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Foreign hand, domestic rights in PMLA, FCRA judgments

SC ruling on money-laundering

The Supreme Court of India has upheld the validity of the Prevention of Money Laundering Act (PMLA) that gives sweeping powers to the Enforcement Directorate, leaves the accused with no bail, forces them to self-incriminate, and shifts the burden of proof to the accused. The ED is frequently using PMLA against political opponents of the ruling BJP, but the Court agreed with the government’s reasoning that the Act came out of an international commitment. Justice AM Khanwilkar wrote the judgment for the Special Bench that also included Justices Dinesh Maheshwari and CT Ravikumar.

The judiciary is the last resort of the citizen to seek protection from the highhandedness that the executive often displays, and the PMLA has been a strong and ruthless instrument of that power. Occasionally, the apex court shows that resolve, and keeps the hope of democracy alive. On July 11, an SC bench issued fresh guidelines regarding arrest and bail.

The complete judicial endorsement of PMLA’s draconian provision takes the opposite direction. As our editorial points out, “undergirding every aspect of its analysis is a belief that India’s commitment to the international community on strengthening the domestic legal framework for combating money-laundering is so inviolable that possible violation of fundamental rights can be downplayed.”

The ‘foreign hand’ logic operates in opposite directions in the PMLA judgment and an SC judgment that upheld new government restrictions on foreign contributions to Indian civil society organizations earlier in 2022. The same judge who spoke about international commitments that India must adhere to even at the cost of constitutional guarantees to its citizens – Justice Khanwilkar – had a slightly different view on foreign influence on domestic issues of India. He reasoned in the judgment that there was a requirement to prevent democratic polity, public institutions and “individuals working in the national democratic space from being unduly influenced with the aid of foreign contribution or foreign hospitality received from foreign source.”

Federalism Tract

Tribal at the helm; tribal ace hindu

The election of Droupadi Murmu as the 15th President of the Republic is a demonstration of Prime Minister Narendra Modi’s commitment to the empowerment of tribespeople who constitute 9% of the population, according to Union Home Minister Amit Shah. Mr. Shah wrote an op-ed in which he detailed the string of measures that the Modi government has taken towards that end.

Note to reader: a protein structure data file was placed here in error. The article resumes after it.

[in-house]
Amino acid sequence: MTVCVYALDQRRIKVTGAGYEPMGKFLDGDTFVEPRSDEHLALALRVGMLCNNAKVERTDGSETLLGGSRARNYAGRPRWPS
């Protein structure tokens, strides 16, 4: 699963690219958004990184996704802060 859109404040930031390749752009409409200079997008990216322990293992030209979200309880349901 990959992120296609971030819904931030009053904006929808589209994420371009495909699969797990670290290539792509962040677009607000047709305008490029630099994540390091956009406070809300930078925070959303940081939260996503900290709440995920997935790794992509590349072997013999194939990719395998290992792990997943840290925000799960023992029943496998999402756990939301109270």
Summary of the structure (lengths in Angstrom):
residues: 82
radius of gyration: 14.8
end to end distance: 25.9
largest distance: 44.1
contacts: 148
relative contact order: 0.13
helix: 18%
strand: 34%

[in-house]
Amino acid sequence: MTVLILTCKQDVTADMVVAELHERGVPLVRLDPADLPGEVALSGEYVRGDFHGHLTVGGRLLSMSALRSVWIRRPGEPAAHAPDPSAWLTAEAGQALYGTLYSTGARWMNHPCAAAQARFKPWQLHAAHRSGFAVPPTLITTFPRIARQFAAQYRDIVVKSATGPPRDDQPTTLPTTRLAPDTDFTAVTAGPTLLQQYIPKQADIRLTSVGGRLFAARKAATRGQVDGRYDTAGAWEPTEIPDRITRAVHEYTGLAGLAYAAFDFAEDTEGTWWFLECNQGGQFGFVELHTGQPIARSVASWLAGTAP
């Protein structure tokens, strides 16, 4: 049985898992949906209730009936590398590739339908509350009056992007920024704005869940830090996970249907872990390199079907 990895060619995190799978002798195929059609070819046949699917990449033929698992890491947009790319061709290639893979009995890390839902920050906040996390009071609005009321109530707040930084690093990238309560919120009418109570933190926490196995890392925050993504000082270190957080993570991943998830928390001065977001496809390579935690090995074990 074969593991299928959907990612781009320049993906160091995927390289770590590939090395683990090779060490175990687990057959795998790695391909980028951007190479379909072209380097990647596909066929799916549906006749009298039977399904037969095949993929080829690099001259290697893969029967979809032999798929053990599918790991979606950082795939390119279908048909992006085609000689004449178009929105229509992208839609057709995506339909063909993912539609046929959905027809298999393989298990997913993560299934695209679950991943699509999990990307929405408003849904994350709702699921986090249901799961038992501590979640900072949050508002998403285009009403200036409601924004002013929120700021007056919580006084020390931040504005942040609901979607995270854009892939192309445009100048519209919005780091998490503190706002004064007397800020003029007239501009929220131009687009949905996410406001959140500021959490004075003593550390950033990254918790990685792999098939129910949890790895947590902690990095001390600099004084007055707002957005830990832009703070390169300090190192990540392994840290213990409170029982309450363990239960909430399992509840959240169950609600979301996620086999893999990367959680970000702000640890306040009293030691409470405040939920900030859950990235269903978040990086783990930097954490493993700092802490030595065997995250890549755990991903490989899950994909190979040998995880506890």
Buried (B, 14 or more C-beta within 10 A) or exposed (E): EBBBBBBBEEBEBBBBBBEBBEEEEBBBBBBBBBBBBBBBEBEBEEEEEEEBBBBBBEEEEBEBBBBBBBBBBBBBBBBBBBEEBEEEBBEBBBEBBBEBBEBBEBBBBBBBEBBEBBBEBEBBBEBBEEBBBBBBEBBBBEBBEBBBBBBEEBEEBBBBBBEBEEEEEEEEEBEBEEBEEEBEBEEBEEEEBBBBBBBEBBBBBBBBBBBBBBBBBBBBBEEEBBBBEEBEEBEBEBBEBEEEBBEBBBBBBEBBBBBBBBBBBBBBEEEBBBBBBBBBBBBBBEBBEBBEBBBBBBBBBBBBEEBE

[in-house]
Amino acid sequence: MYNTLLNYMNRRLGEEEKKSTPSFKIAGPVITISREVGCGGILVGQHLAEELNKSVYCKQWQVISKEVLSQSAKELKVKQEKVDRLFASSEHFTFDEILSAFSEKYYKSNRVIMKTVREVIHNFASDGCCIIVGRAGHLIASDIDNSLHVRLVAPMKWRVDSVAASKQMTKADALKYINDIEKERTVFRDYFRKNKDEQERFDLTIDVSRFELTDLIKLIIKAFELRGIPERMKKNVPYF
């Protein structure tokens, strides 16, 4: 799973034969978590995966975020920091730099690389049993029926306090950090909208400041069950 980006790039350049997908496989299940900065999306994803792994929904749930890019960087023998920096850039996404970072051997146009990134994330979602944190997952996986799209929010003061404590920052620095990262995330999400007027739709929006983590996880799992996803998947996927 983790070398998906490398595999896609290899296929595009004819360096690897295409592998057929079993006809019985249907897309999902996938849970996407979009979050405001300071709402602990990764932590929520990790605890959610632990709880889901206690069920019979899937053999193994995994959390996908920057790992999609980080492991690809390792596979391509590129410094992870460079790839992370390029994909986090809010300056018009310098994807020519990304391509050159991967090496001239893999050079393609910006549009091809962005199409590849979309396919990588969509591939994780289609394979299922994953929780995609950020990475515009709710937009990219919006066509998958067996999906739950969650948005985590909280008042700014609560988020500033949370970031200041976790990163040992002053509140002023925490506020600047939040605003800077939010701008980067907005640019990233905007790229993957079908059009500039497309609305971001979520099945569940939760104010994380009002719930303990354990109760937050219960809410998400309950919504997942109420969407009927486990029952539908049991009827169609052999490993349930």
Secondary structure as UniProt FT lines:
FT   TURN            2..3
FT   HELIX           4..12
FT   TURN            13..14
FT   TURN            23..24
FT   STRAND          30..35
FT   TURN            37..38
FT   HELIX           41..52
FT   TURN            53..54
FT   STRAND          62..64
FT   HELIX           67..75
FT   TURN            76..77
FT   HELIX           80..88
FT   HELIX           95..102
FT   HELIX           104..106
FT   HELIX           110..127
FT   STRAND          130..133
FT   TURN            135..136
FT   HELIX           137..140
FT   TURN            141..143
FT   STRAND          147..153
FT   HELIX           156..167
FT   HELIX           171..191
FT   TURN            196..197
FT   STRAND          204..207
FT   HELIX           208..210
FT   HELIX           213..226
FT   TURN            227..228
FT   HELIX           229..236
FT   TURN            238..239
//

The debate over tribal identity and the concerted effort by Hindu organizations to incorporate tribal communities as followers of the Vedic religion is intense in the tribal heartlands of the country. “….tribal activists led by outfits such as the Kendriya Sarna Samiti (KSS) are resisting these efforts saying the Hindu groups have taken a page out of the playbook of Christian missionaries to subsume their distinctive culture and identity under the umbrella of Hinduism by ‘brainwashing’ the poorest tribal people’,” writes Abhinay Lakshman who traveled through Jharkhand.

Thinking, innovating in Indian languages

Science, law, medicine and engineering should be taught in Indian languages, and only then will the country be able to unlock the full potential of its talent, according to Union Home Minister Amit Shah. He said 95% receive primary education in their mother tongue, but they are not able to pursue higher education in their mother tongue. Mr. Shah said research and development can only be done when one thinks in their own language, and this was one of the reasons that India is lagging in research, and that now the use of regional languages ​​in engineering and medical education is being expanded.

The Aryan-Dravidian debate

Manuraj Shunmugasundaram, spokesperson of the Dravida Munnetra Kazhagam (DMK), argues that Aryans did migrate to India. “With modern day advancements in handling fragile biodegradable material from excavation sites and also high-throughput genomic sequencing, we now understand how the Indian subcontinent was populated through waves of migration,” he says.

The Dravidian movement’s origins were in colonial propaganda and thoughts, according to another contributor this week.

“The concerns of the founding fathers — addressing socio-economic inequities — were forgotten in the process of ushering in an era of political centralization and cultural nationalism that drive today’s fiscal policy,” argues this piece on the weakening of India’s fiscal federalism.

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